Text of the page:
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Wednesday, June 29, 2011

Ernest Hemingway– Beyond The Machismo

Here & Now Guest:

Author Ernest Hemingway is shown during a fishing trip in Sun Valley, Idaho, in the 1930's.  (AP)

Author Ernest Hemingway is shown during a fishing trip in Sun Valley, Idaho, in the 1930's. (AP)

This coming Saturday marks the 50th anniversary of the death of Nobel Prize winning author Ernest Hemingway. In recent years, Hemingway has been caricatured as an example of excessive machismo, for example, in the Woody Allen film, “Midnight In Paris.”

But literary and rock music critic Steve Almond says that Hemingway’s simple style of showing and not telling continues to influence writers today.

Steve Almond told Here & Now‘s Robin Young that Ernest Hemingway “expressed tremendous emotional and psychological tension. He just did it remarkably in these short, declarative sentences.”

Almond gave this example from Hemingway’s “Big Two-Hearted River”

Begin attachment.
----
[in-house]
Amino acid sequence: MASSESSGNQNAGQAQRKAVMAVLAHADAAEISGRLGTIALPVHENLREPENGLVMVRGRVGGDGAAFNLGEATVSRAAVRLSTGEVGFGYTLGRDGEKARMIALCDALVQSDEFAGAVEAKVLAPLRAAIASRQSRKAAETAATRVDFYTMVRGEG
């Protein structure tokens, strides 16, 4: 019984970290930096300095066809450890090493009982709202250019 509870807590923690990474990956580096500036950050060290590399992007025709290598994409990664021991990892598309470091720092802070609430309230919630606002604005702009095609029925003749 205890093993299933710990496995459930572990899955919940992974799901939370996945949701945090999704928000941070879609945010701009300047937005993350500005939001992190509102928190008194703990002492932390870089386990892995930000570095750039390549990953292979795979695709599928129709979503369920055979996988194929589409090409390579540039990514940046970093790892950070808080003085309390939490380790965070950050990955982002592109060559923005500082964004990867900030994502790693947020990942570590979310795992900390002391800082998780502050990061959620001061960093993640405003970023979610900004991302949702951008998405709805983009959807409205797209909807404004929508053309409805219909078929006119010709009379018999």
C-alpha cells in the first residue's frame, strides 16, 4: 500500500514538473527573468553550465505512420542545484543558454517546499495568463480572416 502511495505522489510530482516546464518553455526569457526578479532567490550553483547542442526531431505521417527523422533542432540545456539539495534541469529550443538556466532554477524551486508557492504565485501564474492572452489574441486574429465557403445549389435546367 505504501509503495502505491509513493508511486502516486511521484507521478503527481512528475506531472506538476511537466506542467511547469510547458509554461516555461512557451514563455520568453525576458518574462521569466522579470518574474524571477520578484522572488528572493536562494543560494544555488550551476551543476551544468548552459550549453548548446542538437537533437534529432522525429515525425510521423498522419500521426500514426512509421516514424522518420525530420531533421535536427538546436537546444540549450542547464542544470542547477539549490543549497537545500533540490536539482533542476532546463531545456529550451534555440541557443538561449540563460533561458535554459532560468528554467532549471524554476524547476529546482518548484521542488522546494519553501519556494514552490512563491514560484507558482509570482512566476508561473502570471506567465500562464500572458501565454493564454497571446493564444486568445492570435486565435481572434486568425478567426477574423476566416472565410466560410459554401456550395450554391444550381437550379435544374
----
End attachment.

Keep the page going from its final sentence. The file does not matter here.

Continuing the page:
“Nick slipped off his pack and lay down in the shade. He lay on his back and looked up into the pine trees. His neck and back and the small of his back rested as he stretched. The earth felt good against his back. He looked up at the sky, through the branches, and then shut his eyes. He opened them and looked up again. There was a wind high up in the branches. He shut his eyes again and went to sleep.”

Almond says that without Ernest Hemingway, writers influenced by him,  like Raymond Carver, Richard Ford and Cormac McCarthy would not exist.


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Robin Young and Jeremy Hobson host Here & Now, a live two-hour production of NPR and WBUR Boston.

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